No, I’ve heard it argued, that verse is simply talking about people who think they are gods. Just like Solomon’s two-sided soliloquy in the book of Ecclesiastes, which switches back and forth between the righteous Solomon and the sinful Solomon, this verse is from the perspective of sinful men who, like Lucifer, are pridefully trying to take God’s place.
A full reading of the entire Psalm shows God telling the people “Why are you behaving so sinfully? Don’t you know that you are gods?”
Well, it must be a different form of the word god. Notice the small ‘g.’ It’s just saying we’re the children of God, and so we all have a little spark of divinity.
Guess again, again. The Hebrew word there is “Elohim,” which, yes, is the word commonly used as a primary name for God. The case of the letter ‘g’ was made diminutive by the translators.
Jesus even quotes this verse in a way that really brings the point to light:
“Then the Jews took up stones again to stone him. Jesus answered them, Many good works have I shewed you from my Father; for which of those works do ye stone me? The Jews answered him, saying, For a good work we stone thee not; but for blasphemy; and because that thou, being a man, makest thyself God. Jesus answered them, Is it not written in your law, I said, Ye are gods? If he called them gods, unto whom the word of God came, and the scripture cannot be broken; Say ye of him, whom the Father hath sanctified, and sent into the world, Thou blasphemest; because I said, I am the Son of God?” (John 10:31-36 KJV)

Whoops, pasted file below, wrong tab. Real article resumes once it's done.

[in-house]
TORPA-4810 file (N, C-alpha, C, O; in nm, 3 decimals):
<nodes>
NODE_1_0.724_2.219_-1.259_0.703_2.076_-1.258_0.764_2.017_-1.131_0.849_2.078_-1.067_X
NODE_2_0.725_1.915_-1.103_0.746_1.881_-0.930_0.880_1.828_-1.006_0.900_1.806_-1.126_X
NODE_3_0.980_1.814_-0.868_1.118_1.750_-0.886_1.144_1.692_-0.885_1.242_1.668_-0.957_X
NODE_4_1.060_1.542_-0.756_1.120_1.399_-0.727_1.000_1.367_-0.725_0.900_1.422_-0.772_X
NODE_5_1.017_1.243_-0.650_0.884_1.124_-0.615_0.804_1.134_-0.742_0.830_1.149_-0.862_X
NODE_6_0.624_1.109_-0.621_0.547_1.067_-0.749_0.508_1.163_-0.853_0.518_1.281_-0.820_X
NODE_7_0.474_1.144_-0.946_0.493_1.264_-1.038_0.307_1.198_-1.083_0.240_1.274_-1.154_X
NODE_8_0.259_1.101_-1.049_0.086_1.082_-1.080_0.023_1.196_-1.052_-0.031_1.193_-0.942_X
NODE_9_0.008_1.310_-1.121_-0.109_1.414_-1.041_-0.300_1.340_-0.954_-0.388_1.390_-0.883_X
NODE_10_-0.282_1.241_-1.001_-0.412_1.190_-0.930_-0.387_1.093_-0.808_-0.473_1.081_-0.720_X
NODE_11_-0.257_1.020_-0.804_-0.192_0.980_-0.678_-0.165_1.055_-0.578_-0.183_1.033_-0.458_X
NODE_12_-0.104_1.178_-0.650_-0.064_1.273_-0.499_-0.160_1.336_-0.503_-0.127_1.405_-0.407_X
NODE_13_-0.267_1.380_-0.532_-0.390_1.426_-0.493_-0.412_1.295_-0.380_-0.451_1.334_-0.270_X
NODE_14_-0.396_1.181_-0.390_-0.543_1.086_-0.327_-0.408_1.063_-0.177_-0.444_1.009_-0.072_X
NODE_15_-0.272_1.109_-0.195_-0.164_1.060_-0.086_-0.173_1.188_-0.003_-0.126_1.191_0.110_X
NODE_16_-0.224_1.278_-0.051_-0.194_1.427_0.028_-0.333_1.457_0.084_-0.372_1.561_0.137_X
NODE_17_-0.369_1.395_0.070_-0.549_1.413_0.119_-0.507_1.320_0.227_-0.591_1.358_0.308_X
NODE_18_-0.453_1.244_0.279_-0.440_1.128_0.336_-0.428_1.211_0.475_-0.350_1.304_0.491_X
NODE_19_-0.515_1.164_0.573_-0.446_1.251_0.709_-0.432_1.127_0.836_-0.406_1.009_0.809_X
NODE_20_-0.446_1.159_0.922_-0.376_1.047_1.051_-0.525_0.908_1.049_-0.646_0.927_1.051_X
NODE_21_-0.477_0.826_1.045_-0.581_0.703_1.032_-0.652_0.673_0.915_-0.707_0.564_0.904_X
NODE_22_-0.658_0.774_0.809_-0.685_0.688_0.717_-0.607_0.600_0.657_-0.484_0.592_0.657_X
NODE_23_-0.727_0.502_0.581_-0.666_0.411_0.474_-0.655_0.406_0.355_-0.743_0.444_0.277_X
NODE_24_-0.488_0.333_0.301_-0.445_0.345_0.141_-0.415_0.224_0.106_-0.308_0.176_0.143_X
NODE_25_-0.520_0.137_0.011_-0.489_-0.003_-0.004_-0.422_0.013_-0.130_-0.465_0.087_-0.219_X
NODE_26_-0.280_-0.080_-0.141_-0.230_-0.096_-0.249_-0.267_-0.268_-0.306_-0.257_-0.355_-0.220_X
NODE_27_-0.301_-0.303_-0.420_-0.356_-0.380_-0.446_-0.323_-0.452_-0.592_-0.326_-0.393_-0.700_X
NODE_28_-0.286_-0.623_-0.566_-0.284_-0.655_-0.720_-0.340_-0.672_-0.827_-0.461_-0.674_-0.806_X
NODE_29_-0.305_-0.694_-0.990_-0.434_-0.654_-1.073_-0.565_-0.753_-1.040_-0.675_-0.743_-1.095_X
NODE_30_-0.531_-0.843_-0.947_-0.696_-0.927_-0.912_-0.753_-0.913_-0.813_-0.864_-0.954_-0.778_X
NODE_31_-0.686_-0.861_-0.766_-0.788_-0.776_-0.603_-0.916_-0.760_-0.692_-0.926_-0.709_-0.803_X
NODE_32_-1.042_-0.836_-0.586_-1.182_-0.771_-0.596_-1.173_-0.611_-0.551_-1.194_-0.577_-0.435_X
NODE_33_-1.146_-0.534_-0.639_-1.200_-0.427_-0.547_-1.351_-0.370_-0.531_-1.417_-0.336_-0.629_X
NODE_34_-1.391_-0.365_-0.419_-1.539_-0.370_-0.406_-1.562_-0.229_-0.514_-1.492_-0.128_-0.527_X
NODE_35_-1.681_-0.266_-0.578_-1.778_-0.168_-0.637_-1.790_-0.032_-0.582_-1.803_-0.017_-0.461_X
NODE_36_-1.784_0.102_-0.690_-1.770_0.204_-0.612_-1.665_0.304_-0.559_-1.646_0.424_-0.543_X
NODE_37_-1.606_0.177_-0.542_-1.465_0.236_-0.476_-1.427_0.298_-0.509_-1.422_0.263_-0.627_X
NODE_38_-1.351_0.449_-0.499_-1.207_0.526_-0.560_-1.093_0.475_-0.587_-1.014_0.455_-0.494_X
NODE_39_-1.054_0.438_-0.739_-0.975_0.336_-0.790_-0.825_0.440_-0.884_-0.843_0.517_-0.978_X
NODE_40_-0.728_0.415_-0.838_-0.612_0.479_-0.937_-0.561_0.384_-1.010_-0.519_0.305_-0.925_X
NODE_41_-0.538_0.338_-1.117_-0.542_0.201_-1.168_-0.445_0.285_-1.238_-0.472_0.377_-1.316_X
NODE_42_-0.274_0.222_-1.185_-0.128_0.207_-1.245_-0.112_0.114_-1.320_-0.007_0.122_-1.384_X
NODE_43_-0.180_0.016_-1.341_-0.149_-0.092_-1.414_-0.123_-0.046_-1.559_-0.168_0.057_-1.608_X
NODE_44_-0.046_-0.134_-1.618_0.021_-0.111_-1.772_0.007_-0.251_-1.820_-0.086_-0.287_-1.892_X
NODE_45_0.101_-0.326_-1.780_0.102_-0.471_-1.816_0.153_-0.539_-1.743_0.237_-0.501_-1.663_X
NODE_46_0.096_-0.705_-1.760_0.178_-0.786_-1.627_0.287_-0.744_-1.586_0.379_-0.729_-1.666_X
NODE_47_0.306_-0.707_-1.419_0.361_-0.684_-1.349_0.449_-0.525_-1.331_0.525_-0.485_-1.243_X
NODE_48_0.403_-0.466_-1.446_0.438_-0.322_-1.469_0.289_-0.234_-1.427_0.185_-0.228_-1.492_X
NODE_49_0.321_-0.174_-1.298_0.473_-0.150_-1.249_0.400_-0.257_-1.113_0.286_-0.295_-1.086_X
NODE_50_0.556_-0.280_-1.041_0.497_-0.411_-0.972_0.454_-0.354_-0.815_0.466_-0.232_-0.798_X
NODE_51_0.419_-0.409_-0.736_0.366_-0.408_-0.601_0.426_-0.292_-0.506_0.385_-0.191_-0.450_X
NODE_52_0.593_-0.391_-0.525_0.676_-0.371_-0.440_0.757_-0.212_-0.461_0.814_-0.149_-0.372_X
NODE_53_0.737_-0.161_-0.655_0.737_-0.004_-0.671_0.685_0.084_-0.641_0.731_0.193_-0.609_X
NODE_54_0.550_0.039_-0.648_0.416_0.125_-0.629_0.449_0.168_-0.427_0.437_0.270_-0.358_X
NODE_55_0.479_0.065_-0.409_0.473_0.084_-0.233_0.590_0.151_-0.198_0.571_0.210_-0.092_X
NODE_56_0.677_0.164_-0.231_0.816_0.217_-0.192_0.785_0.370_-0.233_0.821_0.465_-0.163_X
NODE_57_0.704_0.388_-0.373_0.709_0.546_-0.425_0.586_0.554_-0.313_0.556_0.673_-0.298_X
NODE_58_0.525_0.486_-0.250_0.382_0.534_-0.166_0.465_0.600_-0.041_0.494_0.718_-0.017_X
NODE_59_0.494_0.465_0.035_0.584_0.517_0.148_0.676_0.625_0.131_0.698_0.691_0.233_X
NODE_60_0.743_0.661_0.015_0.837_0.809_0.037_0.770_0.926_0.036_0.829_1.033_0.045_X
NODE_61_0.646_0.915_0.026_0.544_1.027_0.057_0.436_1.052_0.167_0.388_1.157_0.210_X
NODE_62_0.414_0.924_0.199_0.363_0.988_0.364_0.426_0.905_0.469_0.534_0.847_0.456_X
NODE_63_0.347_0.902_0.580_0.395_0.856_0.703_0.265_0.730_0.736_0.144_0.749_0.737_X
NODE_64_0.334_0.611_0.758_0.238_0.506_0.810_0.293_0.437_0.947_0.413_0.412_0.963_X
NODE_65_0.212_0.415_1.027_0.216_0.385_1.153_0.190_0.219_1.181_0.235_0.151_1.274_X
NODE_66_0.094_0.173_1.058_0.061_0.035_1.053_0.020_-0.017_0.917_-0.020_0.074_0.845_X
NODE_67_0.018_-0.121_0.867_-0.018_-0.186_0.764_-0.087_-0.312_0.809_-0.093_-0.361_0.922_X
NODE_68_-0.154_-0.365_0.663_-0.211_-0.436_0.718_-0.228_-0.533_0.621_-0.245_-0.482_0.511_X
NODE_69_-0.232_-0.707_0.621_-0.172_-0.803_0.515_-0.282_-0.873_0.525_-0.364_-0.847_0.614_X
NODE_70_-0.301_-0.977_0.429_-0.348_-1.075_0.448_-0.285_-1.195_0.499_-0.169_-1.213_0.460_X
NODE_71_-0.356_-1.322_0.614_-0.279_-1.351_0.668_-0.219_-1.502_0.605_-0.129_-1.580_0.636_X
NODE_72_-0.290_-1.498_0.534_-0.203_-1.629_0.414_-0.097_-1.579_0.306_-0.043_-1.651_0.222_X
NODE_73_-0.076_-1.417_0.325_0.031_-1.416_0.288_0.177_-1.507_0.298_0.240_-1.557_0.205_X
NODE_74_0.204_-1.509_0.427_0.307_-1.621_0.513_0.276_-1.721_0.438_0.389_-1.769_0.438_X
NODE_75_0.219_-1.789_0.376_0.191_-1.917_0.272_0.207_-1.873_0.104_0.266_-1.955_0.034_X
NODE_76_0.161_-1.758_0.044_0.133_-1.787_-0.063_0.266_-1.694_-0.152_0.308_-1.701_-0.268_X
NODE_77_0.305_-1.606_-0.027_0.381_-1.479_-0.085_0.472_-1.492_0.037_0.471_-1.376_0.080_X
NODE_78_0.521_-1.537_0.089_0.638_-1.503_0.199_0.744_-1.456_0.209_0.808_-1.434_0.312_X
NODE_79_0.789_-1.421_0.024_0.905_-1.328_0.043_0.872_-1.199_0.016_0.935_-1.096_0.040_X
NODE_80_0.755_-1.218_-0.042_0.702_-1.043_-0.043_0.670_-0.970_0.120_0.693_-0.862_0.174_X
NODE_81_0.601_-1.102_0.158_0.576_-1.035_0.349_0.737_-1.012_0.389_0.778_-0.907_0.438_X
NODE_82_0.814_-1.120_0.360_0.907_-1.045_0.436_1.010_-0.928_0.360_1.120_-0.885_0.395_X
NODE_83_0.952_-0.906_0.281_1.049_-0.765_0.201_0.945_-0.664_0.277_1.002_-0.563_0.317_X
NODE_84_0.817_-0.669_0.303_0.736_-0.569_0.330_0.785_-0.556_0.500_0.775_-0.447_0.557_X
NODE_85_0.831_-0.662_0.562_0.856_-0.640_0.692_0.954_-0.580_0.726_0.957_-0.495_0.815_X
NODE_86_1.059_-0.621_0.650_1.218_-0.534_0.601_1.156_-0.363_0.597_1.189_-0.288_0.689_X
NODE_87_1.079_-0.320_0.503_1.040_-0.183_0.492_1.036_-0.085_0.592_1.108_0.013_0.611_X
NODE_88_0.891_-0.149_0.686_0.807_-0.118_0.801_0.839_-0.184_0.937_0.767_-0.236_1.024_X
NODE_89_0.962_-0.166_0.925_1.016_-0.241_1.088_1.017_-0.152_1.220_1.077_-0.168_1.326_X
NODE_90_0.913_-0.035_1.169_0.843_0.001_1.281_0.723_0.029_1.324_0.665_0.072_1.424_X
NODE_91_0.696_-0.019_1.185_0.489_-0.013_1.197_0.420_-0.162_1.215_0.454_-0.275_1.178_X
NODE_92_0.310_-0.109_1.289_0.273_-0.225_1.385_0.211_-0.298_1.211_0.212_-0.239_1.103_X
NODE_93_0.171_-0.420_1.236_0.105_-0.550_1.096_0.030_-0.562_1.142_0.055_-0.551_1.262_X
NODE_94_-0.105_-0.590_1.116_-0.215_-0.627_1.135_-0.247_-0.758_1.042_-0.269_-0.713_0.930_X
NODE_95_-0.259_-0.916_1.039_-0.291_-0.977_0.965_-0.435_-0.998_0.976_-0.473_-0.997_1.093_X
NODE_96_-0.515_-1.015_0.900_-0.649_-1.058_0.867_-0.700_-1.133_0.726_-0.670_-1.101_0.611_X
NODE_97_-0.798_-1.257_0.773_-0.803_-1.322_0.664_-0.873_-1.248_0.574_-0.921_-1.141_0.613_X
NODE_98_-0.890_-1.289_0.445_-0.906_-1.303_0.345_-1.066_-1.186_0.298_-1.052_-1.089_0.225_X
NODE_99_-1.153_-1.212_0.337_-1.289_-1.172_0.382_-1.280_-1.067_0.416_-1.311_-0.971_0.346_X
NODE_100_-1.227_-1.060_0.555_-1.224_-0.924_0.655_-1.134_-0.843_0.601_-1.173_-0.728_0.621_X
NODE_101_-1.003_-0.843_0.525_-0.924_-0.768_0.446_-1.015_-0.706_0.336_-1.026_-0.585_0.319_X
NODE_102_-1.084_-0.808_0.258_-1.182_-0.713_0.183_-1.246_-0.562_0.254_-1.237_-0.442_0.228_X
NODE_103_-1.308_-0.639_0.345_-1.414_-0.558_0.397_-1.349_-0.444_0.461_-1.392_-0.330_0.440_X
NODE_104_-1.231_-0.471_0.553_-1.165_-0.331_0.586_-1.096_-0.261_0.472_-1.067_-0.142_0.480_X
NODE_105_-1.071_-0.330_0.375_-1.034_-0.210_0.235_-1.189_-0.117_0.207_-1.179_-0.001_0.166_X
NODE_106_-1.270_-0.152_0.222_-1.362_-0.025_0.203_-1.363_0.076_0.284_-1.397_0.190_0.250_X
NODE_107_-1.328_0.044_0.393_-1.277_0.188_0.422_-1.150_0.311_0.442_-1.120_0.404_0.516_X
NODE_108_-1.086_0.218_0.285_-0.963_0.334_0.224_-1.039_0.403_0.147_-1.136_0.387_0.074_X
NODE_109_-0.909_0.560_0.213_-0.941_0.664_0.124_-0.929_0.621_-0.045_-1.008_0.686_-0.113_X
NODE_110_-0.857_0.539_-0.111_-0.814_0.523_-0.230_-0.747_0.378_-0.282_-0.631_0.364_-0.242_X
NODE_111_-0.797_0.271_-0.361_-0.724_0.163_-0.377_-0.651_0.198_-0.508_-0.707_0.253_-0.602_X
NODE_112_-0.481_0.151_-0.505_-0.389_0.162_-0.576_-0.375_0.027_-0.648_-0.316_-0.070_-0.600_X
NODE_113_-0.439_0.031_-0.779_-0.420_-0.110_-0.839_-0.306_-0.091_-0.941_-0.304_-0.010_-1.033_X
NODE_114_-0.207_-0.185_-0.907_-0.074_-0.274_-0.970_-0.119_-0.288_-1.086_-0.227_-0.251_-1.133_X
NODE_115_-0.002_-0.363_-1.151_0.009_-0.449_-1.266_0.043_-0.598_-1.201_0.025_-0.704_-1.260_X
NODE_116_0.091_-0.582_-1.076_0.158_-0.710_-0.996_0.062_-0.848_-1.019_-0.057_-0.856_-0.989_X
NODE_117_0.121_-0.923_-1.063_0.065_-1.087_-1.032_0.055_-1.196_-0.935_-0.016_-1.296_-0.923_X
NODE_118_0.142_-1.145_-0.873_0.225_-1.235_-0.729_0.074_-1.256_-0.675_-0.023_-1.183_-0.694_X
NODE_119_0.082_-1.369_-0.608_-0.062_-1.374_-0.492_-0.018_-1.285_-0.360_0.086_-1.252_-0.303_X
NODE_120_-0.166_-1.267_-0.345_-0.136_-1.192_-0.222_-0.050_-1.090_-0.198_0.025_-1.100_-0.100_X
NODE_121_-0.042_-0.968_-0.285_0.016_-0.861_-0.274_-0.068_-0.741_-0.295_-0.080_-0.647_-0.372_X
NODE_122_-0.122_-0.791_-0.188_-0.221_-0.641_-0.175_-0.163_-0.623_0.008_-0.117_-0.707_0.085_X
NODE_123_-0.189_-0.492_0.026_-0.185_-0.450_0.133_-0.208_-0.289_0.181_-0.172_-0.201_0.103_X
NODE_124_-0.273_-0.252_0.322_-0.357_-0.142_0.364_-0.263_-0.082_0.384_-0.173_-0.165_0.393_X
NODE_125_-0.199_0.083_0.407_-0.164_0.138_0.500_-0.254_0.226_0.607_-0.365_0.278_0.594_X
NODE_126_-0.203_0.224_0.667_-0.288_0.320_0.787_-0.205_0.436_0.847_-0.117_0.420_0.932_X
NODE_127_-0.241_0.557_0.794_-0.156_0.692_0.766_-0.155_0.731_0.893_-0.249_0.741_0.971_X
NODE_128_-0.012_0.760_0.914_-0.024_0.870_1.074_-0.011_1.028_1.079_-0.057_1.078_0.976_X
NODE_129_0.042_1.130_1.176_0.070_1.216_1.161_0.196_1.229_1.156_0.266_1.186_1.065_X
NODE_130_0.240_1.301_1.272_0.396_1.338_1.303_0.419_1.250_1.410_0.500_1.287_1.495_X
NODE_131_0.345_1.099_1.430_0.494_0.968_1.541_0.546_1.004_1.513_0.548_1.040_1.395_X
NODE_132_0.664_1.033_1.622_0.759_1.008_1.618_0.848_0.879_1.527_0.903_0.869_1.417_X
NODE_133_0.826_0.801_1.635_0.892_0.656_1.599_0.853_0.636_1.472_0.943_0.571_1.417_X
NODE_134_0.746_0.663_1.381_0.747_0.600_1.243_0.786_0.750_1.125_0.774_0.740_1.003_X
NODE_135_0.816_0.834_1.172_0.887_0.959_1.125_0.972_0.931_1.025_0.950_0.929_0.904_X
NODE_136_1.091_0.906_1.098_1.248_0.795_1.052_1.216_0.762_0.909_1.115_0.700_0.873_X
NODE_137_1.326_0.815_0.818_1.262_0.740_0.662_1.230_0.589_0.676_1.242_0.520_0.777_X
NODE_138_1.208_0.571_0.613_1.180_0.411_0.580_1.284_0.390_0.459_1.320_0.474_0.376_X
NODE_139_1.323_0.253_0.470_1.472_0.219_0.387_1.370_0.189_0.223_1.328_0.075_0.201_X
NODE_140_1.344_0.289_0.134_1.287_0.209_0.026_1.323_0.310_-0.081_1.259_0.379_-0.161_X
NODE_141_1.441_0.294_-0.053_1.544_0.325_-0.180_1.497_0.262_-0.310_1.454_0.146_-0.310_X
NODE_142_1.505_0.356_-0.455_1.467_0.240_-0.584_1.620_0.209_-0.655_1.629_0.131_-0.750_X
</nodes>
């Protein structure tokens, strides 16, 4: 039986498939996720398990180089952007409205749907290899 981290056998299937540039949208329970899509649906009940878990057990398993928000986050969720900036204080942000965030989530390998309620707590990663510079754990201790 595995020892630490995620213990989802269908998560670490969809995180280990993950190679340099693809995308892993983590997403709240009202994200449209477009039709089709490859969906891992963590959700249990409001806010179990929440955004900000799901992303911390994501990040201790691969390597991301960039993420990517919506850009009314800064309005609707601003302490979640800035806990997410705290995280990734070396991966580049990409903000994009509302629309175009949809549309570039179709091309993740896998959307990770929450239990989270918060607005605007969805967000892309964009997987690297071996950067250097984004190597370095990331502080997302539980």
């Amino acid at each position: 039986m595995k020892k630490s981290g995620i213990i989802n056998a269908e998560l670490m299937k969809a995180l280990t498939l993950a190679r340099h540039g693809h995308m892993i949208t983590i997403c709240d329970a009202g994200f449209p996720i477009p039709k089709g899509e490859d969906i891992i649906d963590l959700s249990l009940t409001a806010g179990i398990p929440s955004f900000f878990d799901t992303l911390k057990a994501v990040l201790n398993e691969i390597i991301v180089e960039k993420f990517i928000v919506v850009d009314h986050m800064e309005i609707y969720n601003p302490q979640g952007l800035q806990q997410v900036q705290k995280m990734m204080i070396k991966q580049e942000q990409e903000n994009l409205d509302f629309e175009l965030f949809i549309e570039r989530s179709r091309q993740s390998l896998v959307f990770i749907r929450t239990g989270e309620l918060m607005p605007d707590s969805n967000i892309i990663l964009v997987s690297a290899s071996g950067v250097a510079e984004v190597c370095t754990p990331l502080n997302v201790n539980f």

Let’s recap: the Jewish leaders came to Jesus and decided to stone him. Jesus says “I just healed someone who was born blind, and you want to stone me?” They answer “No, we’re not stoning you for healing someone, we’re stoning you because you said that you were able to heal him because you are the Son of God. That’s blasphemy.”
So, some of you reading this may believe in Jesus and call him the Son of God. You may think Jesus is so much greater than you, and you can never do anything good on your own without the power of Christ. Just remember, when Jesus himself was confronted with people calling him the Son of God, his response was “Why are you so concerned that I said I’m the Son of God? The Bible says you ARE gods!”
Just some food for thought the next time you’re talking to a Christian friend. Remember, you may not believe the Bible, but they do. They won’t accept it when you tell them to use their own brain and think logically, or when you tell them there’s no reason to be offended by something, or when you tell them not to rely on their magical Sky Daddy when they have perfectly good potential themselves, but they’ll have to think about it if you can show it to them out of their own Holy Book.